Arbitrum was down for about 7 hours on January 9th—again. The Layer 2 network protocol on the Ethereum chain suffered from a hardware failure on its sequencer node, which shut down processing of all transactions and formation of new blocks during the outage.
The network had suffered another minor outage in September 2021 that lasted for about 45 minutes. At that time, Offchain Labs (creators of Arbitrum) said that the issue was a bug that was subsequently fixed.
This time round, Offchain Labs said the network’s Sequencer experienced a hardware failure that stopped all transactions. The Sequencer is a special-purpose node that controls the ordering of transactions.
A node as important as the Sequencer should have had redundancies, which Offchain Labs said it did. However the backup nodes were undergoing software updates at the time and couldn’t take over.
In a post-mortem tweet posted after the problem had been fixed, the team behind Arbitrum said that all efforts were made to ensure that all transactions were confirmed before the Sequencer went offline. However, 284 transactions were still captured during the outage and weren’t posted to the main chain.
Network Still in Beta
Arbitrum is a Layer 2 scaling solution that processes transactions at comparatively higher speeds and at lower costs compared to the base chain. It does this by moving a lot of the computation and data storage off-chain using Optimistic rollups, then sending the transactions as call data to the Ethereum mainnet.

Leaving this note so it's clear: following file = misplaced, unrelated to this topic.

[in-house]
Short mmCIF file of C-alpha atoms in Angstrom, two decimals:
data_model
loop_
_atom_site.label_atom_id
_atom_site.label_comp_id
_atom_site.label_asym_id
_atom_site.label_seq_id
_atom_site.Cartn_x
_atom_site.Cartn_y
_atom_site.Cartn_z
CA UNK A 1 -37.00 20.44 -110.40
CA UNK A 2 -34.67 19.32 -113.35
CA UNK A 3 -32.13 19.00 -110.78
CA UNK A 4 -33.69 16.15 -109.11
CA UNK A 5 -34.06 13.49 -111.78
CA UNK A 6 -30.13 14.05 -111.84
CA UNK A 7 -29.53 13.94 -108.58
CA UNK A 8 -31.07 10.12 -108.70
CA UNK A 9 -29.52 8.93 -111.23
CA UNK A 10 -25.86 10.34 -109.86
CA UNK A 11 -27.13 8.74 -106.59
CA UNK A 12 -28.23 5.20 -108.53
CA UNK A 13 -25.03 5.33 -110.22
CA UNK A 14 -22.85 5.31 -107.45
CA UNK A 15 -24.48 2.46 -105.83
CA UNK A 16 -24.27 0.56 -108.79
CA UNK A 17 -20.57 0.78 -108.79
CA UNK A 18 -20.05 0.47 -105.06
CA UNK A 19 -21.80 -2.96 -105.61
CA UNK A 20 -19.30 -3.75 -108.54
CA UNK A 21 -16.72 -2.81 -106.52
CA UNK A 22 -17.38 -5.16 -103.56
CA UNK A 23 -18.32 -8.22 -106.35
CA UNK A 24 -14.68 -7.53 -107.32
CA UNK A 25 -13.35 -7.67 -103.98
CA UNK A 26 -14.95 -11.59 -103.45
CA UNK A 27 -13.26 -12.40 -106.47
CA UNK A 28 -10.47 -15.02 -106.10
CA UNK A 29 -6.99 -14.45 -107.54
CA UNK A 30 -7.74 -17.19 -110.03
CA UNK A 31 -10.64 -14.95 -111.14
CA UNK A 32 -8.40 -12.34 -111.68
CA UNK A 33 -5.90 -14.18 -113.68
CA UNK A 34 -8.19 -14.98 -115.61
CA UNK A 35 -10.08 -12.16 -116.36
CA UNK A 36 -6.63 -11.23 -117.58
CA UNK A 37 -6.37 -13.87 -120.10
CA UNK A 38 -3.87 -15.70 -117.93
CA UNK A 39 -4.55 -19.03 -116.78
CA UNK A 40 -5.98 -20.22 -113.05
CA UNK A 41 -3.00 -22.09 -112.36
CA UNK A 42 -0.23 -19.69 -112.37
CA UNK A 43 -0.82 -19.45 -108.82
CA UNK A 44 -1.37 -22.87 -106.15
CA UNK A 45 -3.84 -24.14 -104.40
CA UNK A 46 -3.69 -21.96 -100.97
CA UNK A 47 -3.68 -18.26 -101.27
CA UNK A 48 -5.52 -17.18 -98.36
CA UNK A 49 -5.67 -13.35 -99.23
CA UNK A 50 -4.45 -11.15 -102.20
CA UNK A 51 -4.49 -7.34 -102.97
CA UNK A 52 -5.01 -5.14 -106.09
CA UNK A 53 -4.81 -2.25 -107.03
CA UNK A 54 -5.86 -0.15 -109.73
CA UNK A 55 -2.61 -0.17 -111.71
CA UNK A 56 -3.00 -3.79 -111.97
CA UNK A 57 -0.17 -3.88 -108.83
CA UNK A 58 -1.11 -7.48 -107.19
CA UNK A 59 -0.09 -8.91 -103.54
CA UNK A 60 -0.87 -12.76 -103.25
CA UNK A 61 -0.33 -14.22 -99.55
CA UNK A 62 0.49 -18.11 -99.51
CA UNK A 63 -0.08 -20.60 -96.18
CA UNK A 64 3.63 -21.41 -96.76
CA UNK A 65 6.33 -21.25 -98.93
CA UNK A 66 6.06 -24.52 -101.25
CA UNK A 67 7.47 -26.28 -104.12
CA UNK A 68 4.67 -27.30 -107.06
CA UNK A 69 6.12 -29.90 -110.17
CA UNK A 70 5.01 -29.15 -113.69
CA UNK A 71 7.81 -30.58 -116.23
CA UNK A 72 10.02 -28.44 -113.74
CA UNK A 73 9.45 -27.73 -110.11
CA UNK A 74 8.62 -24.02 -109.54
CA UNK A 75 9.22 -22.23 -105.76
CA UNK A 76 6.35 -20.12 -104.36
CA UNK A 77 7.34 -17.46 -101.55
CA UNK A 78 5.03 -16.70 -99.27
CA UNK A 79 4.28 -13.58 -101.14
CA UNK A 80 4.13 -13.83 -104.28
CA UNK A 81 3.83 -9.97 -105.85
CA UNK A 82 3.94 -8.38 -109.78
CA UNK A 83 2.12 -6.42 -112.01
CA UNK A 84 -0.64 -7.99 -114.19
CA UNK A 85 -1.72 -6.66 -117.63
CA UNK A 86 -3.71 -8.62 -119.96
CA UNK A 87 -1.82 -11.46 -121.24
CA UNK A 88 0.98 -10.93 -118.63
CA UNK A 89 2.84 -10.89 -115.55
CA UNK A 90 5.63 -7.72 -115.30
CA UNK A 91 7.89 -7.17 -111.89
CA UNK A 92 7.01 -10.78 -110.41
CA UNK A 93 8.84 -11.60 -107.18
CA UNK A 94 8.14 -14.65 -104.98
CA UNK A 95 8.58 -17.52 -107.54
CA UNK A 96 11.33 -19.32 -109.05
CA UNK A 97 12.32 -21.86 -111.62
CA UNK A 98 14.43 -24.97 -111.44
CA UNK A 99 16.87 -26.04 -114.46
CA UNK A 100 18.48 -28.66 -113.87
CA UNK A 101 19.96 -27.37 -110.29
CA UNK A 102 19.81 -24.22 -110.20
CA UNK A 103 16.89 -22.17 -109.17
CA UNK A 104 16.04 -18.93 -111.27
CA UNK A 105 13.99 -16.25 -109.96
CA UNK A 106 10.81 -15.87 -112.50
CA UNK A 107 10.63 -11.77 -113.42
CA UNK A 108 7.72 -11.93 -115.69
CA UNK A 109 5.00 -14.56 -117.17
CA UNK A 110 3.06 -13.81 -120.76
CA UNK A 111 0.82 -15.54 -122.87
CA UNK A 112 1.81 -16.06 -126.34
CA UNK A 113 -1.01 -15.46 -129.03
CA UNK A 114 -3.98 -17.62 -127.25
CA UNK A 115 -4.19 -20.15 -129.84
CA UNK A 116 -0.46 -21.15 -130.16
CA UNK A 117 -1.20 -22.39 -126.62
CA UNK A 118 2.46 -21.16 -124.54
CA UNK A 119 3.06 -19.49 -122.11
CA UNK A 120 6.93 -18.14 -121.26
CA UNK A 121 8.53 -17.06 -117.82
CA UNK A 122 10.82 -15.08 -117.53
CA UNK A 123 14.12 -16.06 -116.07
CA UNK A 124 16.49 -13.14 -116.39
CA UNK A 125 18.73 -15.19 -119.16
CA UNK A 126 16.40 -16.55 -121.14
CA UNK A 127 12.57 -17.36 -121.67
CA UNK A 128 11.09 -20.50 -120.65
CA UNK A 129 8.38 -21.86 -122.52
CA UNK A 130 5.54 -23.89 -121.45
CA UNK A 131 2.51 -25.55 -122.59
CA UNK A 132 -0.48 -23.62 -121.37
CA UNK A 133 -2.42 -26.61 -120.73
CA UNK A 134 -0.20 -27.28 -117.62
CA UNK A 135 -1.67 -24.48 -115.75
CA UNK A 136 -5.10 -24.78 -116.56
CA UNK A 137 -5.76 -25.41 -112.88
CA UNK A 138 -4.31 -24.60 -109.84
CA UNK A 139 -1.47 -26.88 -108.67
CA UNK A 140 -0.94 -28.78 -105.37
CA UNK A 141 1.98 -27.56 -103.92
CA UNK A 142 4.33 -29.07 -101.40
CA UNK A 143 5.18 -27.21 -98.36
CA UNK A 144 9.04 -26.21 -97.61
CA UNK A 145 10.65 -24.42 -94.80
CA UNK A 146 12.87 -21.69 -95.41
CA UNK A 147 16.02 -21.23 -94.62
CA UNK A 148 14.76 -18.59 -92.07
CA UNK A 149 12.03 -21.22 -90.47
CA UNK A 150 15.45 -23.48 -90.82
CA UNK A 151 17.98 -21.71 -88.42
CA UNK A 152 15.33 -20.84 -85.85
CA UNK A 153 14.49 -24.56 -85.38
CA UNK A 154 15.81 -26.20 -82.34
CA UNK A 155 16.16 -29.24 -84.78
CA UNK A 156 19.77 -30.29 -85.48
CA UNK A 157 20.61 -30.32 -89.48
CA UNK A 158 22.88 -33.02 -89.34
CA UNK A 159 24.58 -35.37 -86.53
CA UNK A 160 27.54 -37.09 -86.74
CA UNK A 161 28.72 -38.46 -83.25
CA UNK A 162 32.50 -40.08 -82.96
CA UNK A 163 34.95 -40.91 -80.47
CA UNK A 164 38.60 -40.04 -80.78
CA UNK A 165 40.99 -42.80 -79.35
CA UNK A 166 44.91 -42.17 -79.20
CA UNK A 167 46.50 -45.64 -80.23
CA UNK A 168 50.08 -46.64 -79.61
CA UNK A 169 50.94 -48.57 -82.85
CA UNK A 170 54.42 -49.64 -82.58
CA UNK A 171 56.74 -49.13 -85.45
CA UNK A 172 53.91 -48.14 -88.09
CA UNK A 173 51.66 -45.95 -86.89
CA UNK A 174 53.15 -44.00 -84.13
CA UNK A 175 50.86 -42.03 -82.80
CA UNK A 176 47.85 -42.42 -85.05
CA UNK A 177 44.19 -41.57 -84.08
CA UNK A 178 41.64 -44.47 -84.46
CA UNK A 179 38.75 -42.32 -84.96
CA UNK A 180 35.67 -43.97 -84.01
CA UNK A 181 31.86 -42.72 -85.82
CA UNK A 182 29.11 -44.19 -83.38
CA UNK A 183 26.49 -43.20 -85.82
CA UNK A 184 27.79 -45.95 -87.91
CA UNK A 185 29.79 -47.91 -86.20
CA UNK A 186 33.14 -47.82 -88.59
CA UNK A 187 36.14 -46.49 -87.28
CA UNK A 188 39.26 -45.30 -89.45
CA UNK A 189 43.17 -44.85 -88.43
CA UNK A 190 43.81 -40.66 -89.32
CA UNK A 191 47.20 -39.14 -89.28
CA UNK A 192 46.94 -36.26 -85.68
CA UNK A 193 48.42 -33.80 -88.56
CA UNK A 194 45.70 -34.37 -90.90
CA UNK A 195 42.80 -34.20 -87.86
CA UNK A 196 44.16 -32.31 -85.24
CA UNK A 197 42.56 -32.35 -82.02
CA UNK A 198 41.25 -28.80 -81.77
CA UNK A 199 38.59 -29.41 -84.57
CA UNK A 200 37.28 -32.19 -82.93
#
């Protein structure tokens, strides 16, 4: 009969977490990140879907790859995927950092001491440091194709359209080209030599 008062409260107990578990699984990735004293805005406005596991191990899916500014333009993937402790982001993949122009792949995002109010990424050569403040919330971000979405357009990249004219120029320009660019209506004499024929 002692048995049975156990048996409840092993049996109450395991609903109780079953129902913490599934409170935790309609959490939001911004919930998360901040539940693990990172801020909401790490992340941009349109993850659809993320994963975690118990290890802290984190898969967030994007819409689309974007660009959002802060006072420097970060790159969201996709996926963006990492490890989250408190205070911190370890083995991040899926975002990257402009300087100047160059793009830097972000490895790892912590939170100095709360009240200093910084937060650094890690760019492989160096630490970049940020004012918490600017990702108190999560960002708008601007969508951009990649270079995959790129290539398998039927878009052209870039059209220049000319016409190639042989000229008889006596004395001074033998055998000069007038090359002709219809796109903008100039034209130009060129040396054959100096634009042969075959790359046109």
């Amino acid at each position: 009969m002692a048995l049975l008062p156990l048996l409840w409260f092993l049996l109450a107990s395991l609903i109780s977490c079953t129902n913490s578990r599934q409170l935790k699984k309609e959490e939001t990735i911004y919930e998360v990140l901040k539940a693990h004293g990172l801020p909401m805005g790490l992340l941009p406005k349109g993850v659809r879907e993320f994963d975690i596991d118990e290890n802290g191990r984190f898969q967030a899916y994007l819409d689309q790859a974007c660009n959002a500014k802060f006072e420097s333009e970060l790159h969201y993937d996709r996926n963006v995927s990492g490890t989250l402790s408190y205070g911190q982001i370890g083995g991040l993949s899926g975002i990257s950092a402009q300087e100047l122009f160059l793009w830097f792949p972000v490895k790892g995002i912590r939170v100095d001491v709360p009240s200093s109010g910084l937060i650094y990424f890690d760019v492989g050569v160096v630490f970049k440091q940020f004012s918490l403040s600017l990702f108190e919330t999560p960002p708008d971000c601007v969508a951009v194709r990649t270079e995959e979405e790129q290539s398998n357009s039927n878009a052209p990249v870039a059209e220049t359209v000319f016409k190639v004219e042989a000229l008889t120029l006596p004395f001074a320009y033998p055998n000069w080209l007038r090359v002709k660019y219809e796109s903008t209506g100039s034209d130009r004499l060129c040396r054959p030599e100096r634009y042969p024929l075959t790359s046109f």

Arbitrum was launched in September 2021 after a $165 million AUD funding round. That means it is still undergoing development and remains in beta status, as the team tweeted:
“The Arbitrum network is still in beta, and we will keep this moniker as long as there are points of centralisation that still exist in the system.”
Despite that, it is already the biggest L2 rollup by total value of locked assets, which stands at about $3.5 billion AUD at the time of writing. It has also attracted some big DeFi protocols such as Uniswap and Balancer.
Working on Further Decentralisation
With so much at stake, Offchain Labs committed to “continue on this twofold path of minimising Sequencer downtime, and at the same time achieving the ultimate goal of full decentralisation.”
To make the system more resilient, the team said that it is working on further decentralising the network. They are doing that by creating a “twofold path of minimising Sequencer downtime,” which hopefully will minimise the chances of having a similar outage in the future.
Outage Spells More Trouble for L2 Solutions
Ethereum’s Layer 2 solutions have been under fire from L1 solutions. Despite their fair share of problems, L1 protocols such as Solana, Terra, and Avalanche offer far faster transactions and lower fees.
On the other hand, L2 solutions offer more decentralisation and more security. As one of the most important L2 solutions with a 47% market share, Arbitrum’s success will be a big boon. It has been processing about 30,000 transactions a day, but the stakes will get higher as Arbitrum grows.